Here is my attempted to show what you can do with your code. As soon as you clarify some of my doubts, I could show you a better approach of doing this, even maybe using interfaces.

Kf

``````//INSTRUCTIONS: Press a key from 1 to 3

ArrayList<Function> functions = new ArrayList();
int currentFunction = 0;
boolean one;

void setup() {
size(600, 500);
}

void draw() {
background(0);
translate(width/2, height/2);

strokeWeight(5);
stroke(255);
functions.get(currentFunction).drawFunction1();
surface.setTitle("Selection: "+currentFunction);
}

//boolean function_choice() {
//  functions.get(currentFunction).keyReleased();
//  if (currentFunction == 1) {
//    one = true;
//  } else {
//    one = false;
//  }
//}

void keyReleased() {

//Maps from char "numeric" to array position
int pos=key-'1';
if (pos>=0&&pos<functions.size())
currentFunction=pos;
}

class Function {
float t;
int lines;

Function() {
t = 0;
lines = 15;
}

float x1(float t) {
return sin(t/10)*100;
}

float y1(float t) {
return cos(t/10)*100;
}

float x2(float t) {
return sin(t/20)*200;
}

float y2(float t) {
return cos(t/20)*200;
}

public void drawFunction1() {
text("Not implemented", 0, 0);
}
}

class Function_One extends Function {

Function_One() {
super();
}

@ Override
void drawFunction1() {
strokeWeight(5);
for (int i = 0; i < lines; i++) {
line(x1(t+1.5*i), y1(t+1.5*i), x2(t+1.5*i), y2(t+1.5*i));
}
t+=0.1;
text("Fun1", 0, 0);
}
}

class Function_X extends Function {

Function_X() {
super();
}

@ Override
void drawFunction1() {
strokeWeight(5);
for (int i = 0; i < lines; i++) {
line(x1(t+1.5*i), y1(t+1.5*i), x2(t+1.5*i), y2(t+1.5*i));
}
t+=0.80;
text("FunX", 0, 0);
}
}
``````
• I tried some of the ideas suggested. The switch doesn't seem to be working, when I press 1 or 2 nothing shows up. Also the interface Function throws an error when I try to set it up.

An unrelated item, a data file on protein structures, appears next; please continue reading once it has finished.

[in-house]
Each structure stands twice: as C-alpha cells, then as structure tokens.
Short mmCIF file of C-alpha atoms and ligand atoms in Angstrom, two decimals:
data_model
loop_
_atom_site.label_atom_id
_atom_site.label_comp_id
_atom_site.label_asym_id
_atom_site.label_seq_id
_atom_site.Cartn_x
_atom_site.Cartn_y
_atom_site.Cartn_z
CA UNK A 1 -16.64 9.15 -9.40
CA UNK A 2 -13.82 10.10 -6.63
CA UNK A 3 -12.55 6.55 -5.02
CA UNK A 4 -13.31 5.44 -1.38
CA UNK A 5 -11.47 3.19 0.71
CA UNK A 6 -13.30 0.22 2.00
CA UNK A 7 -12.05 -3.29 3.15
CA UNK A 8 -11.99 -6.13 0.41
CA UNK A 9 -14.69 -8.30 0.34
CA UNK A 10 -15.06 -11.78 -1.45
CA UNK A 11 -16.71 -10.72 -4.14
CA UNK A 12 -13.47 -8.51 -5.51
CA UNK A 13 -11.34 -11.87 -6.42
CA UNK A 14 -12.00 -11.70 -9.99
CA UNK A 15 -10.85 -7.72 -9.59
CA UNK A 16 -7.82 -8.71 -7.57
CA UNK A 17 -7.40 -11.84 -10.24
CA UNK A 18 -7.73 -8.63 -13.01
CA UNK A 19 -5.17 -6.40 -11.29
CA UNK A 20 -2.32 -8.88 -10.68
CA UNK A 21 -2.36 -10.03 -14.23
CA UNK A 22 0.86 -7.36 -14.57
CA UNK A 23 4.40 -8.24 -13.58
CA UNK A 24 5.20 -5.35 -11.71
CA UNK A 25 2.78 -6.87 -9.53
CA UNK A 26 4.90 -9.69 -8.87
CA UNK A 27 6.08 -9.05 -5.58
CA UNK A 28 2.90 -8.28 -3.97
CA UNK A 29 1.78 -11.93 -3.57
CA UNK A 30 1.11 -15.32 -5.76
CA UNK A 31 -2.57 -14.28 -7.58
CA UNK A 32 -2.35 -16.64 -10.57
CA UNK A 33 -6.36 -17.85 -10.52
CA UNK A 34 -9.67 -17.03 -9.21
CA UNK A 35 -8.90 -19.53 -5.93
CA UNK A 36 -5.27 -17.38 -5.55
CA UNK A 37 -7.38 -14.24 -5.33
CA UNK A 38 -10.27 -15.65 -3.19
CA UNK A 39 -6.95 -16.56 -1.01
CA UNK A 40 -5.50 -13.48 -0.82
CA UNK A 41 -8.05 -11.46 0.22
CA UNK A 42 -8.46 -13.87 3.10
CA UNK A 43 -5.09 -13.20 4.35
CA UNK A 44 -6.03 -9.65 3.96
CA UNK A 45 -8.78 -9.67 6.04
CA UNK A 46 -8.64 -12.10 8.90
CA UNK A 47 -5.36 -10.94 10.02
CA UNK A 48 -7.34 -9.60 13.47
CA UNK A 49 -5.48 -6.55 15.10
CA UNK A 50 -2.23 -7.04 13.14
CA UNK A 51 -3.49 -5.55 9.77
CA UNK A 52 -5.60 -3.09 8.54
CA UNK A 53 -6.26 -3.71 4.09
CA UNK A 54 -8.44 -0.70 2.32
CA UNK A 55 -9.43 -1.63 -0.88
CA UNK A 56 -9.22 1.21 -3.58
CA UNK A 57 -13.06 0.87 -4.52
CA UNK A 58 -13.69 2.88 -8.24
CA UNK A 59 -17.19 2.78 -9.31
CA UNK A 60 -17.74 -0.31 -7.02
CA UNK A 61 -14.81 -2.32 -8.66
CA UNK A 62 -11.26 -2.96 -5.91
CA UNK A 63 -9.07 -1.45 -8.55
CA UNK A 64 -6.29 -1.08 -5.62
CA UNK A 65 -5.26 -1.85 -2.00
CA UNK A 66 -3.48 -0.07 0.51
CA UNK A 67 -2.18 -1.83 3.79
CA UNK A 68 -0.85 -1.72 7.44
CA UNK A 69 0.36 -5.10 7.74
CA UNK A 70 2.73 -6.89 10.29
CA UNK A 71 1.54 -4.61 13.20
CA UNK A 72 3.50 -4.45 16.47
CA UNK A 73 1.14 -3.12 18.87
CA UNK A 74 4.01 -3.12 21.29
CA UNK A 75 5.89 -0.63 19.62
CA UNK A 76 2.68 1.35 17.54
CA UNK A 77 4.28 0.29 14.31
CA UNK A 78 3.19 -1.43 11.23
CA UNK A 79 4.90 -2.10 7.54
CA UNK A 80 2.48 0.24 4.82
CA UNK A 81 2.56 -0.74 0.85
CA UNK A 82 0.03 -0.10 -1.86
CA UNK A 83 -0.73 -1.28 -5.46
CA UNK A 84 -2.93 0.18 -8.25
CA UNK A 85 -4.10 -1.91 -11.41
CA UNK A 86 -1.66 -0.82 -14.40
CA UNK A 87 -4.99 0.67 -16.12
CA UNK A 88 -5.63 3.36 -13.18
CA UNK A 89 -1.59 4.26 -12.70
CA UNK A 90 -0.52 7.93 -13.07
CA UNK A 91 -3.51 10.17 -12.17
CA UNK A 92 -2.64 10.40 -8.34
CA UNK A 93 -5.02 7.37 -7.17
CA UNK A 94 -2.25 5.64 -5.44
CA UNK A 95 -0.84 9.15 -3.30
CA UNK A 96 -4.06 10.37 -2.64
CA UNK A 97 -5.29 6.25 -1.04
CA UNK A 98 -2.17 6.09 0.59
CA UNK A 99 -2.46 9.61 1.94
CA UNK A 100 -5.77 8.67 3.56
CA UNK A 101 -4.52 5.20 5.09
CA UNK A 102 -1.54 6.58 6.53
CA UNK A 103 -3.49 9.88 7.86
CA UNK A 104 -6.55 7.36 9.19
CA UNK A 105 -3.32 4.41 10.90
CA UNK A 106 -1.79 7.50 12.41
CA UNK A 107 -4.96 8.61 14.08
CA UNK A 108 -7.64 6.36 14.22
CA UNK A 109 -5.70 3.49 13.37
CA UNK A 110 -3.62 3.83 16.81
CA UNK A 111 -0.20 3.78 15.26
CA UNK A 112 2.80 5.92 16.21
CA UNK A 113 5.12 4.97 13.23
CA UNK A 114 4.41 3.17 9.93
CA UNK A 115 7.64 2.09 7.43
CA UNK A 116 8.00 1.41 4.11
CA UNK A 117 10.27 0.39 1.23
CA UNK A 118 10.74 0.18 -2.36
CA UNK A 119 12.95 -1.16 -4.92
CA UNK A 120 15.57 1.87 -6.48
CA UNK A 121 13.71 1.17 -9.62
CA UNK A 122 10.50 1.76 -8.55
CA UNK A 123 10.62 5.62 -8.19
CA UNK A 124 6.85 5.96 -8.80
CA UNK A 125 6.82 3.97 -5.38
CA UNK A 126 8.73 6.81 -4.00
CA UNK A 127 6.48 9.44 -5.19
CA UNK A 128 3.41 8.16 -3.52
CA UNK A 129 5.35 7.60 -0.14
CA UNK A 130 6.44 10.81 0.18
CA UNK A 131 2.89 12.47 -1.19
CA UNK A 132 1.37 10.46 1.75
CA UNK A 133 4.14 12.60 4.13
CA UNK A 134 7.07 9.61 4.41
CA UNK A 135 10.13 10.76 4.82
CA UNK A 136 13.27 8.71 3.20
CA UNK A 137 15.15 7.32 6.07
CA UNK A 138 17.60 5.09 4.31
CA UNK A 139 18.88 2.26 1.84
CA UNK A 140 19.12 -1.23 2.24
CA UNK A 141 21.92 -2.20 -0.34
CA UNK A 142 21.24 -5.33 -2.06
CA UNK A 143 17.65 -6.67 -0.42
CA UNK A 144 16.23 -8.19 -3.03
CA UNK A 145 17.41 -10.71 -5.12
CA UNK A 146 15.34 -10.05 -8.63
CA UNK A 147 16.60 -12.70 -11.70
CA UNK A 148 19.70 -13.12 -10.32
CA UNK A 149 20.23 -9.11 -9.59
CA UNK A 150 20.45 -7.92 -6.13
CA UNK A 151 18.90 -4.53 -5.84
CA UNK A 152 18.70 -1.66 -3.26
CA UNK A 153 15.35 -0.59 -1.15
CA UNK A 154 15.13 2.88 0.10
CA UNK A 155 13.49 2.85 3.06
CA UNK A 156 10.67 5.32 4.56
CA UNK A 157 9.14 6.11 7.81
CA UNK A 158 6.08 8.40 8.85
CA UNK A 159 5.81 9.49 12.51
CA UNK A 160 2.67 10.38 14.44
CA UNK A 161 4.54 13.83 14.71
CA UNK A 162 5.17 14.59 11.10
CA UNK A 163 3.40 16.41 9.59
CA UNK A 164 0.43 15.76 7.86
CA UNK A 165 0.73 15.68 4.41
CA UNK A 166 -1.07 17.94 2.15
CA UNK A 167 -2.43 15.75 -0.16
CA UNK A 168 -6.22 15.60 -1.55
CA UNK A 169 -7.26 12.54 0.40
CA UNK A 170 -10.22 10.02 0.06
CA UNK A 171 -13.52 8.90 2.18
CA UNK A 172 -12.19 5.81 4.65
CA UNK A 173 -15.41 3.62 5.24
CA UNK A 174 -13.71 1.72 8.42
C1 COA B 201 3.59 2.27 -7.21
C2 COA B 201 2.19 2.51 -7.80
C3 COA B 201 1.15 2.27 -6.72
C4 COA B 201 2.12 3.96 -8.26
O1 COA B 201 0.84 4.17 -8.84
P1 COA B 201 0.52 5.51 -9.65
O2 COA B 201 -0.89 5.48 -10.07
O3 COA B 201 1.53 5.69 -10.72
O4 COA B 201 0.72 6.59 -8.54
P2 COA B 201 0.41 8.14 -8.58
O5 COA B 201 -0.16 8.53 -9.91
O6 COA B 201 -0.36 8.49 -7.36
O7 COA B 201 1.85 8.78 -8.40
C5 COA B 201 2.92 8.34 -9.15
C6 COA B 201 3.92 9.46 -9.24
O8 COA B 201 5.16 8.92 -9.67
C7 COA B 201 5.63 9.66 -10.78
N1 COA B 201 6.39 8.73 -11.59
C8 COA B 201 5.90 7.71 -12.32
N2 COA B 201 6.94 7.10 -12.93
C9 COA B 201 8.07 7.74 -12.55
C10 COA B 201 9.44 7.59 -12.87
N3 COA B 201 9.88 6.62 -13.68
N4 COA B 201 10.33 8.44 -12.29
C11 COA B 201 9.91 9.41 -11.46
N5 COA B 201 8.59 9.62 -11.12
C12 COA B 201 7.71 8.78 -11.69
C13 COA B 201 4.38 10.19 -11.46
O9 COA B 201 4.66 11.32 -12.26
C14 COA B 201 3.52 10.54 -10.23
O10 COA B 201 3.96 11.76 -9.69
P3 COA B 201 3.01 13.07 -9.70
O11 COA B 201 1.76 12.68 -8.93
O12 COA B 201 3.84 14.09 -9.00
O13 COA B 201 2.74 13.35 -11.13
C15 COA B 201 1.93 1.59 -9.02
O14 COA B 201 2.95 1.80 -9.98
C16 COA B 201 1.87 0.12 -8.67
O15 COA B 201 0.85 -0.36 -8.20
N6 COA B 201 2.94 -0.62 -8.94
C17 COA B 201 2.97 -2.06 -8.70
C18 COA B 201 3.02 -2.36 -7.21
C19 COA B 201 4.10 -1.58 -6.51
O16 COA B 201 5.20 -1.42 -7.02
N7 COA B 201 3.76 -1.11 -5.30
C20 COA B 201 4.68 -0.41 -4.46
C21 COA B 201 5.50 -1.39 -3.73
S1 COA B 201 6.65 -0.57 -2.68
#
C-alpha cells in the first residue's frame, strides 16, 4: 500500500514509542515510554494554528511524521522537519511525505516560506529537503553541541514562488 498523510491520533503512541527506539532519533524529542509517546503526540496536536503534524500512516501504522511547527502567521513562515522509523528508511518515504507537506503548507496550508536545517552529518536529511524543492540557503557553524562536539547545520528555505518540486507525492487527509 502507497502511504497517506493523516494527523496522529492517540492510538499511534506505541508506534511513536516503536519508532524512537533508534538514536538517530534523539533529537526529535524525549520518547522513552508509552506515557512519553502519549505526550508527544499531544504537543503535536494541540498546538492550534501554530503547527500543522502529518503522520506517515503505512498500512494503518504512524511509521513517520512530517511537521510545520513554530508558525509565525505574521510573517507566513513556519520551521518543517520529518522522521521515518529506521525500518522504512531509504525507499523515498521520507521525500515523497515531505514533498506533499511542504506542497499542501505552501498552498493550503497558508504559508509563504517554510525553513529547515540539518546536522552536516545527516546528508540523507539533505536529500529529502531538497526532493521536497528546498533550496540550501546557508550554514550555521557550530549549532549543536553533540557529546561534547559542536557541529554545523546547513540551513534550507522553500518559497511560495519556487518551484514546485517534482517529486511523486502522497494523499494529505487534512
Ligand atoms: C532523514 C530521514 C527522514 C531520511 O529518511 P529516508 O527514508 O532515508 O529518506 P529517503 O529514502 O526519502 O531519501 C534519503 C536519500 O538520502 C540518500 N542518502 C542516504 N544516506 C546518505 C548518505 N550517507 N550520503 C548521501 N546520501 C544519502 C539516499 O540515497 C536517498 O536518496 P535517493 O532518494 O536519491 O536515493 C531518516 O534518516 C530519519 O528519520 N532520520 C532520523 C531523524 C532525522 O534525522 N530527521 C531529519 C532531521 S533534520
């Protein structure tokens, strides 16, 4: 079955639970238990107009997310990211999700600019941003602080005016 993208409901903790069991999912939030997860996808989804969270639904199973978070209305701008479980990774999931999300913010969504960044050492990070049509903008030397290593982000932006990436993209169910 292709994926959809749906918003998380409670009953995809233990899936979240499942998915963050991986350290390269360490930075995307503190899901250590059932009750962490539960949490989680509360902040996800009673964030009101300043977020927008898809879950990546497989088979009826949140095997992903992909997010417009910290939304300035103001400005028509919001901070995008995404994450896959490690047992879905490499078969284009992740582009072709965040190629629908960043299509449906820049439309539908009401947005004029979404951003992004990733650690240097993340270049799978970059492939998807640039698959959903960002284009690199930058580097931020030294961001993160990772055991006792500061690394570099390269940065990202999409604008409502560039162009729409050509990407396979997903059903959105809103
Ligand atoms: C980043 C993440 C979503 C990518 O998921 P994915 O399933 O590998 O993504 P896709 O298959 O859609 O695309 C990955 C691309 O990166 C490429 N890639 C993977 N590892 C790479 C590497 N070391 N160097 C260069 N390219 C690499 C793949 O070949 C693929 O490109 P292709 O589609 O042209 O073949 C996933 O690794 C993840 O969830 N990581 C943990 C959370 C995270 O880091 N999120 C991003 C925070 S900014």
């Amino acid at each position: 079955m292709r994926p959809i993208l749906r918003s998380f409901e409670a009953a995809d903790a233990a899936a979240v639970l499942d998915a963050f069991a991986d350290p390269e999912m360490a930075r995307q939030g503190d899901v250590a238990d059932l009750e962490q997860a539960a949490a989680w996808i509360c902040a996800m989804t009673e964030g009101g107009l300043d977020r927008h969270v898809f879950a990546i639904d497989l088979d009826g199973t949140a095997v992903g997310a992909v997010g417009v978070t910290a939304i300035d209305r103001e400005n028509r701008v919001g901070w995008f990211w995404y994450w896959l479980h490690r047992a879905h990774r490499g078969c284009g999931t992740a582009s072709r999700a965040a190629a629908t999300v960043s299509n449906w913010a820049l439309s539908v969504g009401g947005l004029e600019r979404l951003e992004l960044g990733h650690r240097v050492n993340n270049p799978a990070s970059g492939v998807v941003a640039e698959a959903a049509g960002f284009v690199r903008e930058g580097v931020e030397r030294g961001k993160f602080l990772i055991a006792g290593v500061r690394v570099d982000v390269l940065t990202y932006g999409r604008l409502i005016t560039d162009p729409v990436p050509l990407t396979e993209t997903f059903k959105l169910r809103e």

Error: The member interface Function can only be defined inside a top-level class or interface or in a static context.

``````ArrayList<Parametric> parametrics = new ArrayList();
int indexFunctions = 0;
int numLines;
static final int maxLines = 85;

void setup(){
size(700, 700);
numLines = 5;
}

void draw(){
background(0);
fill(255);
text("Press 1 or 2", 19, 19);
translate(width/2, height/2);

switch(indexFunctions){
case 0:
parametrics.get(0).function_1();
break;
case 1:
parametrics.get(0).function_2();
break;
}
}

void keyPressed(){
if(key == '1'){
indexFunctions = 0;
} else if (key == '2') {
indexFunctions = 1;
}

//allows lines number to be changed
if(key == CODED){
if(keyCode == UP && (numLines <= maxLines)){
numLines++;
}
}
if(key == CODED){
if(keyCode == DOWN && (numLines > 1)){
numLines--;
}
}
}

class Functions extends Parametric {
int lines;

void set_lines(int l){
lines = l;
}

void function_1() {
strokeWeight(5);
for (int i = 0; i < lines; i++) {
stroke(255); //white
line(f1(x+1.5*i), f2(x+1.5*i), f3(x+1.5*i), f4(x+1.5*i));
}
x+=0.05;
}

void function_2(){
strokeWeight(5);
for (int i = 0; i < lines; i++) {
stroke(198, 226, 255); //blue
line(f1(x-1.5*i), f2(x-1.5*i), f3(x-1.5*i), f4(x-1.5*i));
}
x+=0.05;
}
}

abstract class Parametric{
float x;

Parametric(){
x = 0;
}

abstract void set_lines(int l);
abstract void function_1();
abstract void function_2();

//interface Function{
float f1(float x){
return sin(x/10)*100;
}
float f2(float x){
return cos(x/10)*100;
}
float f3(float x){
return sin(x/20)*200;
}
float f4(float x){
return cos(x/20)*200;
}
//}
}
``````
• Apparently I'm confusing everyone about what I want done, so here's the code that does exactly that (it's probably not clean and concise, but it works):

``````ArrayList<Parametric> parametrics = new ArrayList();
int n1, n2, numLines;
static final int maxLines = 15;
boolean one, two;

void setup(){
numLines = 5;
size(700, 700);
n1 = 1; n2 = n1;
}

void draw(){
background(0);
fill(255);
text("Press 1 or 2 for animation. Press again to hide animation", 19, 19);
text("Press UP or Down key to increase or decrease number of lines", 19, 30);
translate(width/2, height/2);